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June 21, 1999
The computer network as an important infrastructure for trade and commerce has brought on the dawn of electronic commerce.
Simplistically, e-commerce can happen in four situations.
But if we are to talk about enabling e-commerce in India, we will have to move beyond these global concepts and review the harsh realities of a developing nation.
Only then can we think of an e-commerce strategy for India.
Let us begin with the most fundamental questions: Should India pay any attention to e-commerce at all? And are any special efforts needed to enable e-commerce in India?
The answer to both is a resounding yes.
Ignoring e-commerce would be as good as ignoring the World Trade Organisation. E-commerce is the wave of the future. It defines the emerging practice of business.
Take the case of 'electronic data interchange'. EDI is the technology of doing business over 'closed' networks that are accessible only to a set of business partners. In the last 20 years, it has been the prime contributor to the speed of business all over the world.
In Singapore, the time for port transactions were reduced from 3 days to 15 minutes by deploying EDI.
However, when we talk of e-commerce today we must concentrate more on the way the 'open' Internet is used to do business. That is because the Internet is fast replacing EDI.
Now that we have established why India cannot ignore e-commerce, the next issue is about how we can adopt it.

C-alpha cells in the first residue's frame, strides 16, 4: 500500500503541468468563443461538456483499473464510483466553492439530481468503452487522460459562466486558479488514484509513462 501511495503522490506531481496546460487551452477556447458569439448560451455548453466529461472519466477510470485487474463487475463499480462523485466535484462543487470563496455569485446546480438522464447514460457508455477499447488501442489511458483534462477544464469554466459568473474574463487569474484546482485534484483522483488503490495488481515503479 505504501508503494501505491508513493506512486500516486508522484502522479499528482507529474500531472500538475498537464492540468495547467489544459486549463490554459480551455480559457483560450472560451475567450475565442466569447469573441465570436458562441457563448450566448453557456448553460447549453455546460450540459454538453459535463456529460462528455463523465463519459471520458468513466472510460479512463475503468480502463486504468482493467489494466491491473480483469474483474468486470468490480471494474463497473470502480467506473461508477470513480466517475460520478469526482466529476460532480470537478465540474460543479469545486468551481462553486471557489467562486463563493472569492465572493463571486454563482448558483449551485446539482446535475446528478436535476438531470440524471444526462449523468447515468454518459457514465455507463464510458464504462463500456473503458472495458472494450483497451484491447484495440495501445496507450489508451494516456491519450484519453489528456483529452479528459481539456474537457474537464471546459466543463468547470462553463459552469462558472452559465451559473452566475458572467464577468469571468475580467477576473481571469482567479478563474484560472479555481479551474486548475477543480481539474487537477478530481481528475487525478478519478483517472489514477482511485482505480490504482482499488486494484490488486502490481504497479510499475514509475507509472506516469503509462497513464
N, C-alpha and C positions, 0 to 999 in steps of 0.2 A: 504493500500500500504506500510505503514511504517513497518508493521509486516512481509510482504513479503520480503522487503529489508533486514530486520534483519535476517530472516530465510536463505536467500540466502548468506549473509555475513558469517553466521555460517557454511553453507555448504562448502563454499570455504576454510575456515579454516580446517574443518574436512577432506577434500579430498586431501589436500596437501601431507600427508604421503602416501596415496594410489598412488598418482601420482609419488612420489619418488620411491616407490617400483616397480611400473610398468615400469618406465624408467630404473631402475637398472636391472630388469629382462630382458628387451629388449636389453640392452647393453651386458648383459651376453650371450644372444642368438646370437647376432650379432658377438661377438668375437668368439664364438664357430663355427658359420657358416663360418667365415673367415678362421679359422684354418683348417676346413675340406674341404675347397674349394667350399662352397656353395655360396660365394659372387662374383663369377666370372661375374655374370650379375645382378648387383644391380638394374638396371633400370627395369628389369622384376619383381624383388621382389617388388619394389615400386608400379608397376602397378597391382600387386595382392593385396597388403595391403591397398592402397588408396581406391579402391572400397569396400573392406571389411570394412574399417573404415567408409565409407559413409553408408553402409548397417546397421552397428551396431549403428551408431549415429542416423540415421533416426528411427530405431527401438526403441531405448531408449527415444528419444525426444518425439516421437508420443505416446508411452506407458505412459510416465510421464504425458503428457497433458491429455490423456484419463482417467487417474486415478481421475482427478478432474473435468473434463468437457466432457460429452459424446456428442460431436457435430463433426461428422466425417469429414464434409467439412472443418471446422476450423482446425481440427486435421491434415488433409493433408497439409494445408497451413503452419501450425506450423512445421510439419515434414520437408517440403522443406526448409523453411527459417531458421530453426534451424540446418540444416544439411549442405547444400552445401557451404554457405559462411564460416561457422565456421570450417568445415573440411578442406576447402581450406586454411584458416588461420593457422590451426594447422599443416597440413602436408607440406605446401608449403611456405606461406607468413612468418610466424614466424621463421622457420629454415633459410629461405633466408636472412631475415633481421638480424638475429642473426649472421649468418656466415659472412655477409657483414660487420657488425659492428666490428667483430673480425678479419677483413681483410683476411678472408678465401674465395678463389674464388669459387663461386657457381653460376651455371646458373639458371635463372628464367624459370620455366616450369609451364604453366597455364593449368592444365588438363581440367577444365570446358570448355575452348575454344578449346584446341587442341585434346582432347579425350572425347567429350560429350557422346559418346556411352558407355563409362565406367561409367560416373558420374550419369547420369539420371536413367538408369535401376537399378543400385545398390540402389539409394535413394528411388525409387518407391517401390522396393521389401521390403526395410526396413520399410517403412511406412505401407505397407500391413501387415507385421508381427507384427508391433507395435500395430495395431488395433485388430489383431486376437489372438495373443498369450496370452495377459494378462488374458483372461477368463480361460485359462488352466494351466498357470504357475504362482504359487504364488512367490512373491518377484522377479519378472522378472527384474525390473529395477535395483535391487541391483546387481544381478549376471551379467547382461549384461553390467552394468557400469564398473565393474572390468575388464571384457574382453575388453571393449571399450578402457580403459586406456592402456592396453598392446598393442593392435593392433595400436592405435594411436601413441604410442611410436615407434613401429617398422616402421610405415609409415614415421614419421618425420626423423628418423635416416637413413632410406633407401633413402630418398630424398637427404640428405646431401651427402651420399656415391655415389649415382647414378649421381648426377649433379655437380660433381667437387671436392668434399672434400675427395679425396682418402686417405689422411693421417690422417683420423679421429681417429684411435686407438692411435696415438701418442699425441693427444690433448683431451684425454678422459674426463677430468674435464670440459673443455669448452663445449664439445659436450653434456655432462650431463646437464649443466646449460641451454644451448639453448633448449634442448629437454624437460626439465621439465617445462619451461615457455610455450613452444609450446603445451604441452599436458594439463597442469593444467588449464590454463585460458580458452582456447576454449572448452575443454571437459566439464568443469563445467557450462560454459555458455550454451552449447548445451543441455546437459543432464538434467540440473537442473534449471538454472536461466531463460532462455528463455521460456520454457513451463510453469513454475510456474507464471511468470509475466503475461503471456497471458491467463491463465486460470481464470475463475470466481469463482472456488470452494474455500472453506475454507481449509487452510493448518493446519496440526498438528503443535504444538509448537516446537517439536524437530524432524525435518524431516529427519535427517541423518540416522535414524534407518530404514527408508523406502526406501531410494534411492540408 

There are two requirements for adopting e-commerce:
Today, at the political level, there is realisation that India should become an information technology superpower. I would argue that becoming an information technology superpower is meaningless unless we also aim to become an economic superpower.
But, that is not the issue at hand. Right now, we are considering only the issue of electronic commerce and how it can be enabled in India.
There are some positive developments on the policy front. The government set up the National Task Force on Information Technology that has already submitted three reports.
While the first report was immediately accepted and notified, the fate of the second and the third reports is still hanging fire.
If we want to create the appropriate environment for enabling e-commerce in India, the first step would be to adopt all the recommendations of the second and the third reports of the National Task Force on Information Technology.
This will take care of the manufacture of computers and the availability of adequate computer density in the country.
As far as connectivity is concerned, telecommunication is the key. The policy decisions of the government that are welcome in the context of e-commerce are the announcements of the Internet Service Providers' Policy and the New Telecom Policy 1999.
Both these policies represent the growing awareness in the government for the need to ensure that India takes full advantage of the emerging telecom technologies and especially the convergence of communication technologies.
After all, e-commerce ultimately depends, for its full impact on the convergence of audio, video and digital technologies.
As far as the New Telecom Policy is concerned, there are disturbing reports that there is a view that it cannot be implemented.
Let us hope these fears turn out to be baseless. The New Telecom Policy provides for the following:
It is better to take the industry into confidence and remove operational bottlenecks before we can talk meaningfully of e-commerce being enabled in India.
That brings us to the next aspect of e-commerce; the legal framework.